The European Union's executive body has called for new steps to weaken America's influence over the management of the internet, exposing a rift in the aftermath of revelations about US spying.
In a communique presented in Brussels on Wednesday, the European Commission said it would seek a timetable to limit US influence over institutions that control the nuts and bolts of the internet and oversee tasks such as the assignment of .com and .org domain names.
The commission, which acts as a cabinet government of the 28 EU member states, said it would seek other ways to globalise decisions about the internet's expansion that were now concentrated in the United States. These included the assignment of names and numbers used to direct web traffic around the globe.
Changes were needed, the commission said, because the world had lost confidence in US stewardship of the internet after the snooping programmes revealed by former National Security Agency contractor Edward Snowden.
"Recent revelations of large-scale surveillance have called into question the stewardship of the US when it comes to internet governance," the commission said in a statement.
The language used by the European Commission illustrates the fallout of the Snowden revelations, which have rattled millions of Europeans. Negative reaction has been strong in Germany, where reports have emerged that US intelligence eavesdropped on the phone calls of Chancellor Angela Merkel and former chancellor Gerhard Schroder.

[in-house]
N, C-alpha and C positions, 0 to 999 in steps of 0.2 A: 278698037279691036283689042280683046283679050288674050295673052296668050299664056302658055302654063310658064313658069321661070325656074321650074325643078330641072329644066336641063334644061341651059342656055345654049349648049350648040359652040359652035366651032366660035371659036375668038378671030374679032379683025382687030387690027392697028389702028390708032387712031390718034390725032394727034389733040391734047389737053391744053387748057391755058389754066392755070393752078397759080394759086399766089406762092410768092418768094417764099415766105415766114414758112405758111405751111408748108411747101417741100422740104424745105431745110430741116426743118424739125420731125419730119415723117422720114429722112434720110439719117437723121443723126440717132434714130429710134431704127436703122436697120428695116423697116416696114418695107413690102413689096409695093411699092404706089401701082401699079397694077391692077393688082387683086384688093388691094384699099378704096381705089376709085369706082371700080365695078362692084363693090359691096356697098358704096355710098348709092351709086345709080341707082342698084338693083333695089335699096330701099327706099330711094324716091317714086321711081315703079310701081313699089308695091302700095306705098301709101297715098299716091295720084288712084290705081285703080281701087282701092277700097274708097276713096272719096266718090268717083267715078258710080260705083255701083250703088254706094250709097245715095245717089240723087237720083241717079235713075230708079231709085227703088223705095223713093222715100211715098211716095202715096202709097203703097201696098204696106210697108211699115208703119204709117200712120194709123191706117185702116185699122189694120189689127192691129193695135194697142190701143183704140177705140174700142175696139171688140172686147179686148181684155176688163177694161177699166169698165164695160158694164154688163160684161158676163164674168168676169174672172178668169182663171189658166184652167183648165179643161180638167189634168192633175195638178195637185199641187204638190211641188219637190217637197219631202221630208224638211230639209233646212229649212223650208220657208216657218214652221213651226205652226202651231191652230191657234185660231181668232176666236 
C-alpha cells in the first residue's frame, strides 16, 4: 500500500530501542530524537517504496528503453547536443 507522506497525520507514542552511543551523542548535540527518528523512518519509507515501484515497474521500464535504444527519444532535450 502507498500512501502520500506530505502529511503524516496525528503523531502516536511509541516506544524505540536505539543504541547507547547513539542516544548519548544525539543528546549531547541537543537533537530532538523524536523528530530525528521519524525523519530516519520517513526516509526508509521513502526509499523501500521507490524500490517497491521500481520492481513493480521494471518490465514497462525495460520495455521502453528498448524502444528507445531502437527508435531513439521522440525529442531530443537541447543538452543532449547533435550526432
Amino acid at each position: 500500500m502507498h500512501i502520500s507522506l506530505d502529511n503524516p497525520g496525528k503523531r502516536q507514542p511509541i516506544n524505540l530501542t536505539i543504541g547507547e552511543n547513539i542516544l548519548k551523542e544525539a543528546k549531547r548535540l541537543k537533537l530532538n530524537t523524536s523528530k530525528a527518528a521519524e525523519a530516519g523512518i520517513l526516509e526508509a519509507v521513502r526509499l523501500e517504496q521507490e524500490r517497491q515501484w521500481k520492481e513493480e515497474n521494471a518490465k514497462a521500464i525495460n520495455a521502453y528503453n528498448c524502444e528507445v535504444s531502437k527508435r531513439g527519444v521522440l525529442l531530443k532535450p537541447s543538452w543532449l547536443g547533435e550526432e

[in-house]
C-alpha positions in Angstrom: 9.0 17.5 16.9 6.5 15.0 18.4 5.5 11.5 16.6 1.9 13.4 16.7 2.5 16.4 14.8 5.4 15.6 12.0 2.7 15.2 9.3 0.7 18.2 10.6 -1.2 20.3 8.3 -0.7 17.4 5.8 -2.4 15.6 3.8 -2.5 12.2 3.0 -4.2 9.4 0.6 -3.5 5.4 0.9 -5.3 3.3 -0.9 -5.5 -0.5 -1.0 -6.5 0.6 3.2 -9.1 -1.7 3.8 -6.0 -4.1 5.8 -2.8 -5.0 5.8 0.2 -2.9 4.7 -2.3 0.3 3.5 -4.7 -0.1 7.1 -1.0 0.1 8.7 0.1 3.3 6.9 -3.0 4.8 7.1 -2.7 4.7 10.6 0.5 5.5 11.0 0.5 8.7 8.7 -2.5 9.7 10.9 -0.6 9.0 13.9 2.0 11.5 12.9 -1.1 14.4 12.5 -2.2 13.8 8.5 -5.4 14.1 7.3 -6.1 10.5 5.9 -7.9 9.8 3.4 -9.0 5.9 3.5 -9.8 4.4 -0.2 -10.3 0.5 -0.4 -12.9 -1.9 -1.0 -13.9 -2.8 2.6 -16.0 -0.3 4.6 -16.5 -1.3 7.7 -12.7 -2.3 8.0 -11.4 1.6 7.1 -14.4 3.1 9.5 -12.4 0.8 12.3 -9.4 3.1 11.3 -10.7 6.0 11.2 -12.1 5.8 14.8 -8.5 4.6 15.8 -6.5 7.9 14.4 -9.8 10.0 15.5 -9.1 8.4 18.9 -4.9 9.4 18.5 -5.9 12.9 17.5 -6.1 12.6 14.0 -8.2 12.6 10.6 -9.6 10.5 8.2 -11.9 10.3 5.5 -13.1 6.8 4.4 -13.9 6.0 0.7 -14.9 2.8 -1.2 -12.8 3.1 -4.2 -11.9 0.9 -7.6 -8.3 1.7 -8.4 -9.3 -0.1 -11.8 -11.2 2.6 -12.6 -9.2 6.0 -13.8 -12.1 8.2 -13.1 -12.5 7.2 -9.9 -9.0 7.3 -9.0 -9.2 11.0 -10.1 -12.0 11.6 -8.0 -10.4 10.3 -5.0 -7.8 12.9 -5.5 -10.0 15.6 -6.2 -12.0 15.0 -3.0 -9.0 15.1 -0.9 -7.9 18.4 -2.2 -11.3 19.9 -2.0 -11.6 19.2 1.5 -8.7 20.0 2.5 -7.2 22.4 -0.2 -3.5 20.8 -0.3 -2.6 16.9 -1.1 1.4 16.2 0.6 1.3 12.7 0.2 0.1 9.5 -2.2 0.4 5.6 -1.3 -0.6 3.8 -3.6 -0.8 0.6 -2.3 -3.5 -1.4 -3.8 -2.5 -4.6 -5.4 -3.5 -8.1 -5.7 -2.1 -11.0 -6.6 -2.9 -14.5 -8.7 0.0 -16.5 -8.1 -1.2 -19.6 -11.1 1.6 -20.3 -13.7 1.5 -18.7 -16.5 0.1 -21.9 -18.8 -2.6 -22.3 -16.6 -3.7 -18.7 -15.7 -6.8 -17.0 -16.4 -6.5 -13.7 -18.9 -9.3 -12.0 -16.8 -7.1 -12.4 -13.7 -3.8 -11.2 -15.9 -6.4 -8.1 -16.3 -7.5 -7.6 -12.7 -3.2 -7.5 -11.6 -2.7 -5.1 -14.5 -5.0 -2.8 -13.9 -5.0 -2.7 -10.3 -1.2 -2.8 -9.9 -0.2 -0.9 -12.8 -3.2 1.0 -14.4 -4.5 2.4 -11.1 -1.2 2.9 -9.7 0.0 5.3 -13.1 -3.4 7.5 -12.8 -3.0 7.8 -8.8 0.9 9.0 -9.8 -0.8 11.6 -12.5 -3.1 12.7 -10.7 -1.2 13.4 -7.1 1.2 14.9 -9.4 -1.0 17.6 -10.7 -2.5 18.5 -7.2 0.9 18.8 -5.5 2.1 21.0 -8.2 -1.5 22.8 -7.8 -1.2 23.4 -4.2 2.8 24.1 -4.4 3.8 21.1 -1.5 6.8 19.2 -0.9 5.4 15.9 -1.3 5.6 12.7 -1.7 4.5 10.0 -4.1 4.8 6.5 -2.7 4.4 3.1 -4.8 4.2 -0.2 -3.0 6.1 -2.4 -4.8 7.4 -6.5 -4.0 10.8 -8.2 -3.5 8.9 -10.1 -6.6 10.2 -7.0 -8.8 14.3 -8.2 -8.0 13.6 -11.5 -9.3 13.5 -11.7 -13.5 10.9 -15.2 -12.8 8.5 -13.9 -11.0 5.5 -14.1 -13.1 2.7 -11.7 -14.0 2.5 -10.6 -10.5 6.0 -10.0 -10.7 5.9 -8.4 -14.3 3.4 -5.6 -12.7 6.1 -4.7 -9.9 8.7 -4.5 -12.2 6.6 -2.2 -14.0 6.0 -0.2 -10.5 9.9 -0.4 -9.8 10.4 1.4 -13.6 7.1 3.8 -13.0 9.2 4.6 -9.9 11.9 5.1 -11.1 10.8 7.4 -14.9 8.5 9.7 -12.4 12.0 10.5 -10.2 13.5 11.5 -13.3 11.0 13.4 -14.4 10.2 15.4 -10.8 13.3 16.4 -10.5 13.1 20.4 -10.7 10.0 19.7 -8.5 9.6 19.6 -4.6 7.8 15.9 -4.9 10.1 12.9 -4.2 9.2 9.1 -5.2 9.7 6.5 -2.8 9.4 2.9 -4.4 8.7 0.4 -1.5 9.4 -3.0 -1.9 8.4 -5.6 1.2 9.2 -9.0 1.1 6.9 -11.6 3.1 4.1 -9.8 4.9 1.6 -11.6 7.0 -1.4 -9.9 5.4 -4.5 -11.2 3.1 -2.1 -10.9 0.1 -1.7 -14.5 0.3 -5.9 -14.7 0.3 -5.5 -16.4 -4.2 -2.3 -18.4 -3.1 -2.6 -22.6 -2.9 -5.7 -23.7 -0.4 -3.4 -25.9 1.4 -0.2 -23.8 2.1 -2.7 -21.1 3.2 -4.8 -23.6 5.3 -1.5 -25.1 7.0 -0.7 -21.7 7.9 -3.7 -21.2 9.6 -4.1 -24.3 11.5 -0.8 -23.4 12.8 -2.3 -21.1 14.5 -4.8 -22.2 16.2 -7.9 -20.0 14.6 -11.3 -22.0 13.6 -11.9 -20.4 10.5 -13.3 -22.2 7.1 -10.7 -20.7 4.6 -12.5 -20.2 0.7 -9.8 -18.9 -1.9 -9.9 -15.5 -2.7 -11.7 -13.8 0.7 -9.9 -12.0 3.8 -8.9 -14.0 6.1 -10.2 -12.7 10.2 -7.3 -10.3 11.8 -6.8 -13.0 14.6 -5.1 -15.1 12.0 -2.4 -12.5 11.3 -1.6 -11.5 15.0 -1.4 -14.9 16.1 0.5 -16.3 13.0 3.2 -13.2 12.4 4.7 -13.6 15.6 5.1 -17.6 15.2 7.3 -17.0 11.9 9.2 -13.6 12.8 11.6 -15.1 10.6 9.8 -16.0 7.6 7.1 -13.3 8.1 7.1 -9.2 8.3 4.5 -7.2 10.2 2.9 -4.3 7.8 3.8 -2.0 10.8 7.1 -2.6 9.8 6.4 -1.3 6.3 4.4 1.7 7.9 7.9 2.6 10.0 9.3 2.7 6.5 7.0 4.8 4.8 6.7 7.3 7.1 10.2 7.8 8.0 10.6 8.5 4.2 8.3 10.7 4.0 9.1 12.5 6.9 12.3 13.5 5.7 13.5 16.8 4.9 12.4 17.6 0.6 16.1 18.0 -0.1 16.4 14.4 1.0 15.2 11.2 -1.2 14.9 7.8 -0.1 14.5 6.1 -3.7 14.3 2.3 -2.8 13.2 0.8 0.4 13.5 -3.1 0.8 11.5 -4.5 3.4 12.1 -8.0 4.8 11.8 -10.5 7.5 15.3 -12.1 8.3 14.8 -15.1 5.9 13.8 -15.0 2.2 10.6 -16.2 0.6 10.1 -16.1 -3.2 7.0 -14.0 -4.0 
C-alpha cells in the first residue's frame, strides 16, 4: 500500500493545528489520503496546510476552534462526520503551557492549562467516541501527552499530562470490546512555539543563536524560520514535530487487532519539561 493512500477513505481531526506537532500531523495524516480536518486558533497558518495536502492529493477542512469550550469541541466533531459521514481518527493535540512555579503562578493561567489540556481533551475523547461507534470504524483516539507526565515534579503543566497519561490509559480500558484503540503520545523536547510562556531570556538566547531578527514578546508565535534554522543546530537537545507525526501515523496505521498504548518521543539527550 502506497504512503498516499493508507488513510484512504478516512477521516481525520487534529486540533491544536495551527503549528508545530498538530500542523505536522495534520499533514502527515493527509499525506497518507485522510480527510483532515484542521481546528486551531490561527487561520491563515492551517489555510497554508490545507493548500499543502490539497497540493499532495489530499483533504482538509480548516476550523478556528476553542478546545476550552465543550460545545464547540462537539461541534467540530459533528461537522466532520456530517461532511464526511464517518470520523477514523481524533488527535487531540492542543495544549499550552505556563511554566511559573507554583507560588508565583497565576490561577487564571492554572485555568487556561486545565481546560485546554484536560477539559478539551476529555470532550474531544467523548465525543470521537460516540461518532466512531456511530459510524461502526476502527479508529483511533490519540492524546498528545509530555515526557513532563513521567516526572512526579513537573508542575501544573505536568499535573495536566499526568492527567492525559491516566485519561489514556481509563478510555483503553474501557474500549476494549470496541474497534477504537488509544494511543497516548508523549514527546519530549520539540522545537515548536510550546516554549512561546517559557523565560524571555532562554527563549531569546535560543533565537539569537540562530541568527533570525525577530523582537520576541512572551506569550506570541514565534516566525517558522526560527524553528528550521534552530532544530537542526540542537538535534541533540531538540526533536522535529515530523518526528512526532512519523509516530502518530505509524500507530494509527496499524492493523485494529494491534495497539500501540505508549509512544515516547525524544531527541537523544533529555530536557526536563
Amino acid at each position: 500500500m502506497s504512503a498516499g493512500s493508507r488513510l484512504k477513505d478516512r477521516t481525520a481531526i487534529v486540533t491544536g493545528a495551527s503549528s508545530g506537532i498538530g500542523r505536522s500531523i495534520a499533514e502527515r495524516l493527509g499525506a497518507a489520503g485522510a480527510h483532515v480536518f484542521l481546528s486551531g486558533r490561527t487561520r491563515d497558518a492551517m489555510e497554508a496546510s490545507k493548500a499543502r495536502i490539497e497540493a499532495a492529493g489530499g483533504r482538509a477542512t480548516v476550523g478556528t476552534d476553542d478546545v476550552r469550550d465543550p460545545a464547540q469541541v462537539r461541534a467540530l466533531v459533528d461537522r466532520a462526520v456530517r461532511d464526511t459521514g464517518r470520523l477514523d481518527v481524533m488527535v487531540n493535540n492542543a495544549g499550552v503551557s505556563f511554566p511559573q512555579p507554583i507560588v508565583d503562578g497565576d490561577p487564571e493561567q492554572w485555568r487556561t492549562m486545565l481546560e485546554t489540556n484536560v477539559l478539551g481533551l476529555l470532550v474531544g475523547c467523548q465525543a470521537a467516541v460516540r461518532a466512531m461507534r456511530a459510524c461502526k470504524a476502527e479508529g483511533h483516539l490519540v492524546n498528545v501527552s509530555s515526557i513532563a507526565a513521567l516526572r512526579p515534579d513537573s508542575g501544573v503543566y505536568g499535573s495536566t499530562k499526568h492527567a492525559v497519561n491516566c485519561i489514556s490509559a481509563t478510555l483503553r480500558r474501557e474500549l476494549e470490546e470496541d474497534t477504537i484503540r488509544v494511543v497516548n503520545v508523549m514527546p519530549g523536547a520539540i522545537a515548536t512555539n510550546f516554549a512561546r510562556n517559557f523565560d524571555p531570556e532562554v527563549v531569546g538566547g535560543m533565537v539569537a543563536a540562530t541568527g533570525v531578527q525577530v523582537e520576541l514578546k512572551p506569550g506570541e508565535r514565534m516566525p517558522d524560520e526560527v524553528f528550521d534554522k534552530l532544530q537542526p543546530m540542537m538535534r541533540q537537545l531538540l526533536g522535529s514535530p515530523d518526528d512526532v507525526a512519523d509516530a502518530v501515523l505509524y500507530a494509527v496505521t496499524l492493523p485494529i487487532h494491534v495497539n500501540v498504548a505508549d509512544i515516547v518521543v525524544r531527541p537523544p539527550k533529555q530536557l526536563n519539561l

The commission has previously stated its desire for more international oversight of internet governance. It did not offer any new plans for change.
Instead, it effectively called for an acceleration of a debate that is already under way about whether the oversight of internet mechanics should remain concentrated in the US. The issue will take centre stage at a summit in April called by the Brazilian government in response to the Snowden scandal. There, observers say, the US can expect to face anger from governments that have been spied upon and who feel America has abused its role as technological gatekeeper of the internet.
In the communiqué, however, the Europeans agreed with the Americans on one of the most important points of global contention: the commission effectively dismissed calls by Russia and China that multilateral bodies such as the United Nations could take a larger role in internet governance.
Rather, the commission called for the setting of a timetable for more international involvement in bodies such as Icann, the California-based institute that co-ordinates the assignment of domain names and operates under US legal and contractual oversight. US officials have resisted calls for the UN to take over this oversight role.
The Washington Post